New Ground | Expert Environmental Consultants in Queensland

Creating Wildlife Corridors in Urban Spaces: Queensland Success Stories

In the urban landscapes of Queensland, the establishment of wildlife corridors plays a crucial role in supporting biodiversity. These essential pathways enable the free movement of fauna and flora, connecting habitats and ensuring the survival and thriving of numerous species. In this blog, we explore the concept of wildlife corridors, their significance, and spotlight success stories in Queensland that showcase the coexistence of urban development and environmental conservation.

As outlined by the DCEEW, wildlife corridors are connections across the landscape that link up areas of habitat, supporting the natural processes that occur in a healthy environment, including the movement of species to find resources such as food and water. These corridors vary in width and scale, serving different functions and catering to various key species, ranging from small community-created pathways along creeks to large corridors spanning hundreds of kilometers across diverse landscapes.

Wildlife Corridors: The Natural Highways

Locally important corridors, such as the riparian zones of waterways and connected tracts of bushland, act as invaluable refuges for fauna and flora in developed areas. Cleared areas also contribute to fauna movement, with species like koalas traversing these spaces to reach optimal habitats. Managing threatening processes, including roads and areas containing dogs, is key to supporting fauna movement in urban regions.

The Significance of Wildlife Corridors

Wildlife corridors are not merely passages; they are lifelines in urban landscapes, contributing to the resilience of the environment amidst climate change and urbanisation. They support multiple land uses such as conservation, farming, and forestry while storing carbon in native vegetation. From small corridors along creeks to large-scale initiatives spanning tens or hundreds of kilometres, these connections are essential for the movement, survival, and flourishing of various species.

Wildlife corridors also mitigate threats to fauna movement, such as roads and populated areas, thereby fostering a harmonious coexistence between urban development and biodiversity. The implementation of guidelines like the Koala Sensitive Design has been instrumental in enhancing the effectiveness and sustainability of these corridors, particularly for iconic species like koalas.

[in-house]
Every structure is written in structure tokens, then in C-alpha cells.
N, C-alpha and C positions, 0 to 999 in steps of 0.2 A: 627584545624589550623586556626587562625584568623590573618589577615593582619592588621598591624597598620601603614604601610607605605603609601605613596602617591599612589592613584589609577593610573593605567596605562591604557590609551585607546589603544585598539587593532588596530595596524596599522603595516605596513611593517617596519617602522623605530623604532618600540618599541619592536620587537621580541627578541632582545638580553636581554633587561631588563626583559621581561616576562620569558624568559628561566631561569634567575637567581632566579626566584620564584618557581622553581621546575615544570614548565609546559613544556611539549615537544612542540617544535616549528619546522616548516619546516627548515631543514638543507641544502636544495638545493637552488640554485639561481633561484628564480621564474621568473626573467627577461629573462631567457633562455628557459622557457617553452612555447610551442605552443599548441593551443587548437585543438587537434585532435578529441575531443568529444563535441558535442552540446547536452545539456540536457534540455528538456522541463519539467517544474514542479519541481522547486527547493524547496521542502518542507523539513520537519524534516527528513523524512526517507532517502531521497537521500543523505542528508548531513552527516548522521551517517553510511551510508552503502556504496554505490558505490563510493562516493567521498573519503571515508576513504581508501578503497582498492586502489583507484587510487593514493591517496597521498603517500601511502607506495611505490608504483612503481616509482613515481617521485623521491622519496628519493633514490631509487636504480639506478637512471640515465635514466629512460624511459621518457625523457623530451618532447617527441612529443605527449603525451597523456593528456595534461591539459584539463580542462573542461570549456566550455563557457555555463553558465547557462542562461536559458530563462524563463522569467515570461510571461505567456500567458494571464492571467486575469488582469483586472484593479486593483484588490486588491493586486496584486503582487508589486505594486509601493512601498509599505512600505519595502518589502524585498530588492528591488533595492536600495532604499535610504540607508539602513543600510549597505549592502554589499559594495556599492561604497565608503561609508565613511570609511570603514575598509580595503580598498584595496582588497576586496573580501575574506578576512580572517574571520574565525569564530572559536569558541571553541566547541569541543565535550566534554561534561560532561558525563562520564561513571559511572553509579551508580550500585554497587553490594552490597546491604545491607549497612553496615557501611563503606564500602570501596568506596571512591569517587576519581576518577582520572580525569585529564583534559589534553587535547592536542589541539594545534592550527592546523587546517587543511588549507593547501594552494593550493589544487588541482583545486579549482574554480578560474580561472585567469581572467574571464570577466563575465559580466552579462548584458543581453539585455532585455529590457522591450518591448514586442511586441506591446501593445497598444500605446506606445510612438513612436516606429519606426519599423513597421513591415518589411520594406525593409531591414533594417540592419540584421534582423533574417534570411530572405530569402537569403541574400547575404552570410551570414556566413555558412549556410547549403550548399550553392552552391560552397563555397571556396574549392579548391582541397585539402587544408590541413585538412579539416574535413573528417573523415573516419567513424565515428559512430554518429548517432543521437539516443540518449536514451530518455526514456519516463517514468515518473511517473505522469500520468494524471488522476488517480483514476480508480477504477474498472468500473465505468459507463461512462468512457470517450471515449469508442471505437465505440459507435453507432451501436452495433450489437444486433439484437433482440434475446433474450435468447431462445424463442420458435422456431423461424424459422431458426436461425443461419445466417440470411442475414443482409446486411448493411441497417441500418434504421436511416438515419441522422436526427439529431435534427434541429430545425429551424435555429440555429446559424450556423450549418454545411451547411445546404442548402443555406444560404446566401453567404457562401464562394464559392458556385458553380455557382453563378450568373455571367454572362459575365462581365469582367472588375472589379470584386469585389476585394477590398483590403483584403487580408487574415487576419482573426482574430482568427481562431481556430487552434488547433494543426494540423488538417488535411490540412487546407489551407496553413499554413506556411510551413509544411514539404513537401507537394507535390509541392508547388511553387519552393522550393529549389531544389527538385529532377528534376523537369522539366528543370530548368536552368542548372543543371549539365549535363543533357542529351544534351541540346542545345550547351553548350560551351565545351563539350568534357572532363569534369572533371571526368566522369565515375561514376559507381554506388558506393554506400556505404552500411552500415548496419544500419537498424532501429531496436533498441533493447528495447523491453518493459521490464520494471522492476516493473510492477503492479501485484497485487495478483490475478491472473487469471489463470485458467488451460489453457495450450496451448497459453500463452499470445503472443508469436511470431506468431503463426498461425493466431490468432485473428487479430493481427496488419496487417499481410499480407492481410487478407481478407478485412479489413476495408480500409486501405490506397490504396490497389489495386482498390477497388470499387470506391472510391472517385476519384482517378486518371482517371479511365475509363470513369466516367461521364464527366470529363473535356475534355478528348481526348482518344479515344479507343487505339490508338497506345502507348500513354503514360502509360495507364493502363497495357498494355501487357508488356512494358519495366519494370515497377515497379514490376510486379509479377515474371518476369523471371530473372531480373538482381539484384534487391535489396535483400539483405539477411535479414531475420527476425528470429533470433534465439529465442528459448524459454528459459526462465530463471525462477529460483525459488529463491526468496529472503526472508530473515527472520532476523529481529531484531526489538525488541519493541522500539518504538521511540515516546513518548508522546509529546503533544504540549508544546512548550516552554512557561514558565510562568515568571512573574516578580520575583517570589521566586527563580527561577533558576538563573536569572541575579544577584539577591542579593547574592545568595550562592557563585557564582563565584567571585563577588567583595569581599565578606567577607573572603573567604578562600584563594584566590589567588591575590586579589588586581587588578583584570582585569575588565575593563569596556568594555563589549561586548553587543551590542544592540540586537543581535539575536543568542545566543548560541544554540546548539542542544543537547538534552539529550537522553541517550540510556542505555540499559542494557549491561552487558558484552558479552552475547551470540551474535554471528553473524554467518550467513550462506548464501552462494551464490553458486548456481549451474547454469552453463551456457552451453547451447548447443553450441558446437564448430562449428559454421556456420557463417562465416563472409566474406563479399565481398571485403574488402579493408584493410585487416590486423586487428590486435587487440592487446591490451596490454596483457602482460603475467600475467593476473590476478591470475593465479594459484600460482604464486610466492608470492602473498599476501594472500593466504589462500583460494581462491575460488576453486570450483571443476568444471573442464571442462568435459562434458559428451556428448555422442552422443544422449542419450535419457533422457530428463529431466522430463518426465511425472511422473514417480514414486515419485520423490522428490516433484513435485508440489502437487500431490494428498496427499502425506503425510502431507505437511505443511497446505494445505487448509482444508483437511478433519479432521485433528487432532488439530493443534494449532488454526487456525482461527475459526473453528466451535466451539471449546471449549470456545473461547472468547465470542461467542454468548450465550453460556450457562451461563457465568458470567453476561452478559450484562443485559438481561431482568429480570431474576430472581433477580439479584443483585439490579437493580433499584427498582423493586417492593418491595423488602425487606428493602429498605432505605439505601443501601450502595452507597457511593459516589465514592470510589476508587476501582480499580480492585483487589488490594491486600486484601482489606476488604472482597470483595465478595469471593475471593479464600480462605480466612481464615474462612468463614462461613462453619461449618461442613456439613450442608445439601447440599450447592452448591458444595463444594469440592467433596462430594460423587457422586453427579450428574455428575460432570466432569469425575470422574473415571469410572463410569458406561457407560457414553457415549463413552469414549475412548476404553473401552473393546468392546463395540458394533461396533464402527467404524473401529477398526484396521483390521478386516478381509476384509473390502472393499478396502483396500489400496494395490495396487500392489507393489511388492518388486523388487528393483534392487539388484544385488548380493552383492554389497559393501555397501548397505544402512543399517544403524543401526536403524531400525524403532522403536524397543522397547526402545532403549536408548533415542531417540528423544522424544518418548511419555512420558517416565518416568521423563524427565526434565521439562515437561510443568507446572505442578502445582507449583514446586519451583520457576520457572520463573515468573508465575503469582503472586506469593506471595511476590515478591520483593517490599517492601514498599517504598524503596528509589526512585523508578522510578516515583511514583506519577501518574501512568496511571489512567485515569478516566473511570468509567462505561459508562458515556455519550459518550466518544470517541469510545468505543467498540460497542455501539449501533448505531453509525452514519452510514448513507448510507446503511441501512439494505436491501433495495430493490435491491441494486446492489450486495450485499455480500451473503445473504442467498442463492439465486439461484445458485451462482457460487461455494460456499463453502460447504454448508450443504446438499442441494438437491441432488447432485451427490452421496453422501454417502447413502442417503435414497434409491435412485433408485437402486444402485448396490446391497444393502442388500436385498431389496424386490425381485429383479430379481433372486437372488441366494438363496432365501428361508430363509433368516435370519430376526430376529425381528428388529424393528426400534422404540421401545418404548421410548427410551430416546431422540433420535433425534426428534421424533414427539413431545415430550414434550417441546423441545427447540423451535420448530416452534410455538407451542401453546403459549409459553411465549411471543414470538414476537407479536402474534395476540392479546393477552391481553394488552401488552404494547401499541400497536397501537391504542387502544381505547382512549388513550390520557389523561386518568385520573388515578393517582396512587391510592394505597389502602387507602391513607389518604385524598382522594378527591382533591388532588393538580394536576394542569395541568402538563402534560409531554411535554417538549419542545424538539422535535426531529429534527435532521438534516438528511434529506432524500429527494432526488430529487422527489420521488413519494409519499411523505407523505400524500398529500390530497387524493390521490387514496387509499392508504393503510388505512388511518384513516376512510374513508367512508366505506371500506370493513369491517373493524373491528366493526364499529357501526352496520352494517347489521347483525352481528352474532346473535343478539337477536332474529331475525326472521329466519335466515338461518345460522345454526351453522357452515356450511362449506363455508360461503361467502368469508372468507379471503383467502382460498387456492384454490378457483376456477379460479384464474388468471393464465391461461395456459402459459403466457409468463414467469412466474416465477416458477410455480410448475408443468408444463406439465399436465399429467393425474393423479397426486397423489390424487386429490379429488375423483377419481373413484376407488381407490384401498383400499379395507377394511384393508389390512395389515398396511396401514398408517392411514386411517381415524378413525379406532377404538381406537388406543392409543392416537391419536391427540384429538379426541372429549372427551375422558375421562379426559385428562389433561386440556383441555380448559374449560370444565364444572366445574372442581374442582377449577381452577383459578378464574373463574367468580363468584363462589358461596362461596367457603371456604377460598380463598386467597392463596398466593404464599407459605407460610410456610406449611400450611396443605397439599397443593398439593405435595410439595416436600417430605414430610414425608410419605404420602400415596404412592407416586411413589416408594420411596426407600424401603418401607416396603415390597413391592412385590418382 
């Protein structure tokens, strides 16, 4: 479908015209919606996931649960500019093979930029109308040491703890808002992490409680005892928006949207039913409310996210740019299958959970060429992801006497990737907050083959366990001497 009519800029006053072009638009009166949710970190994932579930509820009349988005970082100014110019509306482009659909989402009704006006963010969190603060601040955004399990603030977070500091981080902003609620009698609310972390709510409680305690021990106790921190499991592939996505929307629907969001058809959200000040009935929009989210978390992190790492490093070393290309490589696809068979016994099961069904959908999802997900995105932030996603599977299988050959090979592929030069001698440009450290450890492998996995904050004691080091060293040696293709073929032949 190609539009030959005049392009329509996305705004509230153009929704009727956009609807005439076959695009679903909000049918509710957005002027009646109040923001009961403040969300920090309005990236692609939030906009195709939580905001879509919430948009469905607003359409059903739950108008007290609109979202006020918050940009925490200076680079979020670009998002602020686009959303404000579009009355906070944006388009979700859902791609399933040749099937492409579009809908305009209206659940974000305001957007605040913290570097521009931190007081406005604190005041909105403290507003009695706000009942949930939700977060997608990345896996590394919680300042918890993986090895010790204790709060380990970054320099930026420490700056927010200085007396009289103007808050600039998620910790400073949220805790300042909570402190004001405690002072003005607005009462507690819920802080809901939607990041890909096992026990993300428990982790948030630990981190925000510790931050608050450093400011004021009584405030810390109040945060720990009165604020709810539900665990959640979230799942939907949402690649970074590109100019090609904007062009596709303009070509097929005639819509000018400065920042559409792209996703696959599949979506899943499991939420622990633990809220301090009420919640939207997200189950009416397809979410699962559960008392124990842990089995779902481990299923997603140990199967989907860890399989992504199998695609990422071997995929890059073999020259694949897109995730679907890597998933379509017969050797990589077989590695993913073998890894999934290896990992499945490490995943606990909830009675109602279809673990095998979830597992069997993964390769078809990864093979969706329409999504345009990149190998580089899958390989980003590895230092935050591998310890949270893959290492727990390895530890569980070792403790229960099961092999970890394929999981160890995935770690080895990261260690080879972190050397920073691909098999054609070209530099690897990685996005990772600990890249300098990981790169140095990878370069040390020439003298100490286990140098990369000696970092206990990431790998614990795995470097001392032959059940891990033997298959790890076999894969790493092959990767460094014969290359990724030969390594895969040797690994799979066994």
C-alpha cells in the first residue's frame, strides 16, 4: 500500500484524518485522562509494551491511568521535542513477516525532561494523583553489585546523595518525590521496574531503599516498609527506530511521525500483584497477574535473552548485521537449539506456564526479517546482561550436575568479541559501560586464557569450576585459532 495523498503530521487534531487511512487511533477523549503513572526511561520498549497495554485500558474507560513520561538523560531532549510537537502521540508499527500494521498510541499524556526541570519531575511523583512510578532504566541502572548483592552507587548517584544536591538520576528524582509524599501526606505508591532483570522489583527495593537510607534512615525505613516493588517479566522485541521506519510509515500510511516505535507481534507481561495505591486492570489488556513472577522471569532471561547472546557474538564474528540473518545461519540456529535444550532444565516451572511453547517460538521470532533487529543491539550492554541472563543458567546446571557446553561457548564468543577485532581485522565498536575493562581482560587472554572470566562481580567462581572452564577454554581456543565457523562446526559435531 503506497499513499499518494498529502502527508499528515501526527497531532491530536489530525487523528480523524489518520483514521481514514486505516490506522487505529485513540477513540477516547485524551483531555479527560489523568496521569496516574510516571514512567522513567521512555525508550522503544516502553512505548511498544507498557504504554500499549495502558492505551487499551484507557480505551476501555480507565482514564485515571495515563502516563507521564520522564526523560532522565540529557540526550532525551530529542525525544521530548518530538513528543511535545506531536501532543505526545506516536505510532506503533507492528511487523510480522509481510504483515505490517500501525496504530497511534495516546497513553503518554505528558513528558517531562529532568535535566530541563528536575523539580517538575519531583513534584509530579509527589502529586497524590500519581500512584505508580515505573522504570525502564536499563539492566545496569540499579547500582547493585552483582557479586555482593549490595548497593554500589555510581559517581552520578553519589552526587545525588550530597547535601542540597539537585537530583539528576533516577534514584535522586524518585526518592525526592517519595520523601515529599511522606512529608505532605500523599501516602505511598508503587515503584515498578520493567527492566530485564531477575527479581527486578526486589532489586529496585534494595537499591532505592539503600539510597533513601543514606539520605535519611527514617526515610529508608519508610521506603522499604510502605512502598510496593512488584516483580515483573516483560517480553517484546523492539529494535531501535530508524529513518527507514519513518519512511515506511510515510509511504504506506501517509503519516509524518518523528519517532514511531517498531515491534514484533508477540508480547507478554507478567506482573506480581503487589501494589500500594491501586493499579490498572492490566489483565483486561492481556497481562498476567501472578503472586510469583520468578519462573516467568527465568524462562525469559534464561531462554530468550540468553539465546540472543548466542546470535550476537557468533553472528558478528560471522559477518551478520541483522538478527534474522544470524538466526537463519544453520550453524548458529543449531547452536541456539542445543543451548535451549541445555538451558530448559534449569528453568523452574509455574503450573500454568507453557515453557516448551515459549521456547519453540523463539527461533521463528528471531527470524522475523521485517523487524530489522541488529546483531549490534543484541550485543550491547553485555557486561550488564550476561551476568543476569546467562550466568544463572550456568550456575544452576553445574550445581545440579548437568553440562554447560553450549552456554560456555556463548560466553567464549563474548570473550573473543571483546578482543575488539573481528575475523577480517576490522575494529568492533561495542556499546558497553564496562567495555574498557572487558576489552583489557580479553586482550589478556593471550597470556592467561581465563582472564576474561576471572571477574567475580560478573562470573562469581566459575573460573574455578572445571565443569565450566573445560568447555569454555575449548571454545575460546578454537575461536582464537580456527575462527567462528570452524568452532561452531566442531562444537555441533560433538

Queensland’s Success in Wildlife Corridors

Serving as part of the largest remaining stretch of open eucalypt bushland in South East Queensland, Karawatha Forest Park is a biodiversity hotspot, housing over 200 species of wildlife, including the endangered koala and greater glider. The park forms part of the Flinders Karawatha Corridor, extending over 56,350 hectares and featuring a variety of habitats from freshwater lagoons to dry eucalypt forests.

The Compton Road Land Bridge is one of Brisbane’s most  significant wildlife movement solutions, connecting Karawatha Forest to Kuraby Bushland, allowing safe passage for the diverse fauna. The success of this infrastructure is highlighted by research from various universities, showing a variety of fauna utilising the land bridge and other structures, thus reconnecting wildlife corridors.

environmental conservation
Compton Road Land Bridge: Image sourced from Queensland Globe, © State of Queensland 2023. Imagery material courtesy of CNES, Airbus DS, 21AT, Earth-i, and Planet Labs PBC 2023

New Ground’s Projects

Maintenance of fauna movement is a key consideration to New Ground in working through the development design process with our clients. Example projects resulting in corridor networks of note include a proposed over 50’s community in Goodna which is set amongst bushland. This development was designed to allow for ongoing movement and protection of koalas throughout the site (and across hazardous bounding roadways) with reference to koala habitat and movement pattern data collected by New Ground. As a result, the proposal sets a new benchmark for this development type in relation to targeted design around ecological features/functions and has been nominated for a series of awards and environmental accreditations.

Another success story is the extractive industry operations expansion project whereby New Ground worked with the proponent to identify key fauna movement conduits on the site, design to retain these and prepare a rehabilitation strategy to improve function of the area as a fauna/flora refuge. As a result, the project was converted from unviable to viable from an approvals perspective and resulted in greater yield and lesser environmental offset cost than expected by the client.

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